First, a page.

Fish: Health Benefits and Dangers
Photo: Flickr, VancityAllie
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As a “pescatarian,” a vegetarian who eats fish, for more than a decade, I’ve had to learn about the health value of different kinds of fish. Healthier, lighter, and better for the heart than artery-congestive red meats known to cause Alzheimer’s disease, heart diseases and colon cancer, it is important to know where the fish we eat comes from and how it was caught. Only then can we truly grasp that which we put into our bodies, and ideally minimize our unsustainable environmental impact.
Mercury, DDTs, PCBs and pesticides are among the most dangerous chemicals that accumulate in the fish we eat. Large, predatory fish like shark and swordfish have larger mercury reserves than the healthier albacore tuna, farmed oysters and mussels, wild sardines, wild shrimp, wild salmon, wild prawns and rainbow trout. When industrial byproduct enters lakes, rivers and oceans, it converts into toxic methylmercury. Small fish absorb the toxin and are later ingested by the bigger fish. The methylmercury accumulates and transfers to we humans who eat these bigger fish.
Mercury exposure in large amounts can impair brain and kidney functioning. It has also been known to damage the central nervous system of unborn fetuses, so it is mandatory that we minimize our intakes of these larger fish. Large fish, such as shark, king mackerel, swordfish and tilefish from the Gulf of Mexico, have the highest mercury levels. Canned albacore tuna (“chunk white”) typically contains higher mercury levels than white, light tuna, so it is essential to minimize the number our weekly servings of these kinds of fish.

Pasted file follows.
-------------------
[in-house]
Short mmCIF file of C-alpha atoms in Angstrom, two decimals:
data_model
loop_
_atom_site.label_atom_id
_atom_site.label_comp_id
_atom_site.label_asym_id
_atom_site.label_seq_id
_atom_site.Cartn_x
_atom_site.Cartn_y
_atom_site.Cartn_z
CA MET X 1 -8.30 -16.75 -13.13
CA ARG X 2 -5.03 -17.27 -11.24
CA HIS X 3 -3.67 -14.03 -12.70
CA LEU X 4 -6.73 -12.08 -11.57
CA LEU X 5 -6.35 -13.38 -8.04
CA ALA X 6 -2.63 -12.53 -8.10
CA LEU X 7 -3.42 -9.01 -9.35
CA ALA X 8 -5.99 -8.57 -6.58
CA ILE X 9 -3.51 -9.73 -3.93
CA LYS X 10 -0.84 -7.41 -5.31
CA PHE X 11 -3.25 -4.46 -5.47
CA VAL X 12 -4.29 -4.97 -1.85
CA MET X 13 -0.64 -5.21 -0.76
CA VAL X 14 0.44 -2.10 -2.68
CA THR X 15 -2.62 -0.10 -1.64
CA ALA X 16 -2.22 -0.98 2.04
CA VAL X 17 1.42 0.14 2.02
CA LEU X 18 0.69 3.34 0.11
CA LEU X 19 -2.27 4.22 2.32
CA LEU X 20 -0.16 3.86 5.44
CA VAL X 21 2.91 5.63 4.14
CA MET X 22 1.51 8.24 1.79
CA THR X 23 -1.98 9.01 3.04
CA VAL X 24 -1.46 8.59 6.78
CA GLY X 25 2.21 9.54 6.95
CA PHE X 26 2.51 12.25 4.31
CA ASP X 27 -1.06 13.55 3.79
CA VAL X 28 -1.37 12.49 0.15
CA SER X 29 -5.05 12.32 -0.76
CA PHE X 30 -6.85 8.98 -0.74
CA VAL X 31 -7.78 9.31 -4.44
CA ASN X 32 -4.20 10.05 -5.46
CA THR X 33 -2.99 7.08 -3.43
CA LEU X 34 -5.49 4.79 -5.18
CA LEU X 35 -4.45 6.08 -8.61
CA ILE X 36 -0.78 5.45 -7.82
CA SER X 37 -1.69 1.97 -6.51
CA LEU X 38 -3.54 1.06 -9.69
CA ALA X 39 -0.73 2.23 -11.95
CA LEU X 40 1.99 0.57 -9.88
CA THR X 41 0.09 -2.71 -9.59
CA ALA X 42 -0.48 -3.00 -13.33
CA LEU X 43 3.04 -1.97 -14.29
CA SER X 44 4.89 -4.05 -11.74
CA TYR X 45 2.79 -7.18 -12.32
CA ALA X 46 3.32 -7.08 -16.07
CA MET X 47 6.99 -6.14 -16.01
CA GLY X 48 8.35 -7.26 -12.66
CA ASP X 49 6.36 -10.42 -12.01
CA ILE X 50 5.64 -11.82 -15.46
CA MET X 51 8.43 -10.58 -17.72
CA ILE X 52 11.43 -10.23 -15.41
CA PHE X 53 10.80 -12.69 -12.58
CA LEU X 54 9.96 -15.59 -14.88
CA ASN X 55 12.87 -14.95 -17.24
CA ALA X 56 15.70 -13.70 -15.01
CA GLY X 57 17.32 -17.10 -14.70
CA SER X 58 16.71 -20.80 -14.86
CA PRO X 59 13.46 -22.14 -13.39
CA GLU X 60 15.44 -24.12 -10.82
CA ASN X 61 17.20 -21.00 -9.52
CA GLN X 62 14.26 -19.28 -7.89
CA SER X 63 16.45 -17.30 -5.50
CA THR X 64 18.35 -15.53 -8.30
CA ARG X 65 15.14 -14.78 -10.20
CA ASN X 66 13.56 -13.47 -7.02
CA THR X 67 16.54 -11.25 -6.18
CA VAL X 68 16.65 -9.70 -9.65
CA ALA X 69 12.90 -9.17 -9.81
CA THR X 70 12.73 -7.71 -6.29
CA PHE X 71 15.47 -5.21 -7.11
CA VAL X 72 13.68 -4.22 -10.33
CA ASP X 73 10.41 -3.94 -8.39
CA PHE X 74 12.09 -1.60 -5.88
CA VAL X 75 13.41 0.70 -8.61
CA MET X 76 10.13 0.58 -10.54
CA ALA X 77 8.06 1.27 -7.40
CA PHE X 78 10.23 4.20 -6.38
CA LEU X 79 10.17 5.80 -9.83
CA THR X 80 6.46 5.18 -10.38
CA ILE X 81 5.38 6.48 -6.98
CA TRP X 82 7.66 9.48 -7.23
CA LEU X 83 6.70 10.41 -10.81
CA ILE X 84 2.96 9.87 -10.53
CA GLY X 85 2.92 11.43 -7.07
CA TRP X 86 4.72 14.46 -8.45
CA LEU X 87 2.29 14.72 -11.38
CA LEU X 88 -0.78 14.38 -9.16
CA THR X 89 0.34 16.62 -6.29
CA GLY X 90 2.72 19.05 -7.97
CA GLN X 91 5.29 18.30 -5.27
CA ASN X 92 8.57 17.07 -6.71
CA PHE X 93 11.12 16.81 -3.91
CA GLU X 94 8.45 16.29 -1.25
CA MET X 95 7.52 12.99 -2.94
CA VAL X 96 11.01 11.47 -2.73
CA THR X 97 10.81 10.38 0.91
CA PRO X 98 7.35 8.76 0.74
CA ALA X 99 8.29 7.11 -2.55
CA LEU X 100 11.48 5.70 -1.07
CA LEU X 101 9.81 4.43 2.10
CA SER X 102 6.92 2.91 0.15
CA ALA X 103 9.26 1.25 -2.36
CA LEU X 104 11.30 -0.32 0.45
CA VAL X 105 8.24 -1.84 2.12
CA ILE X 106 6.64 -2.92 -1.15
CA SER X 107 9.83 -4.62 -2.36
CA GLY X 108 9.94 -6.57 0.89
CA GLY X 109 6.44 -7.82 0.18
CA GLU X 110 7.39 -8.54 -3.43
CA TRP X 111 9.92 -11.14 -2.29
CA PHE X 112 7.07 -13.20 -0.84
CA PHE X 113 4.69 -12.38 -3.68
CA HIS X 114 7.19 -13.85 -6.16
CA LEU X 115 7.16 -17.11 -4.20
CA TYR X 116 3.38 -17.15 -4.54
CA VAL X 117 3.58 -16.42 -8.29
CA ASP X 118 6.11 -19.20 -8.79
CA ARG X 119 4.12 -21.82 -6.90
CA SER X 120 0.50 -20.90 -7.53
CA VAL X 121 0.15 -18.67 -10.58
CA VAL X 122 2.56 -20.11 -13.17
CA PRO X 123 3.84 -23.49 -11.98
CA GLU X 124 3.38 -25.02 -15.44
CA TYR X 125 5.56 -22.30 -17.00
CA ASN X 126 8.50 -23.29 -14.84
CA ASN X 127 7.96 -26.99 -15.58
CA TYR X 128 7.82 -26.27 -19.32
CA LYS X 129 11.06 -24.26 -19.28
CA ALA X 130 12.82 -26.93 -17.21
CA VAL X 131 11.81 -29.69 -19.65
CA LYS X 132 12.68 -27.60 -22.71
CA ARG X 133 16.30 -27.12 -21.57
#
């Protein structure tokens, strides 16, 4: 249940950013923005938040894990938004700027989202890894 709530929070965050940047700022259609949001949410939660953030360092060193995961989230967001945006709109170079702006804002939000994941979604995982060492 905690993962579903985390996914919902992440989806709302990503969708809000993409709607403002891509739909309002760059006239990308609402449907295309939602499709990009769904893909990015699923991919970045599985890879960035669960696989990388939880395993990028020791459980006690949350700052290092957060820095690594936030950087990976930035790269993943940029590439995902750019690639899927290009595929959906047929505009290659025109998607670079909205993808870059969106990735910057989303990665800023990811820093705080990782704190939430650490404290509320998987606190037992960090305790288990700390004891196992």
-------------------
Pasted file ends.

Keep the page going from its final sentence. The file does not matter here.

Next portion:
On the other hand, fish oils are medically proven to prevent cancer (colon and breast), cardiovascular disease, high blood pressure, and stroke as well as combat heart rhythm dysfunction, inflammation and depression. Smaller fish also contain very heart healthy acids, as Omega-3 fatty acids are extraordinarily beneficial to heart health. The two kinds of fatty Omega-3 acids, EPA and DHA, reduce dangerous blood fats known as triglycerides and coronary complications, and are found in fatty fish like mackerel, herring, sardines, albacore tuna and lake trout.
In conclusion, if you are a health-conscious pescatarian or fish lover, it is essential to keep up with the changing seafood recommendations, sustainable seafood sources and shifting seafood restaurants with catches of day near you.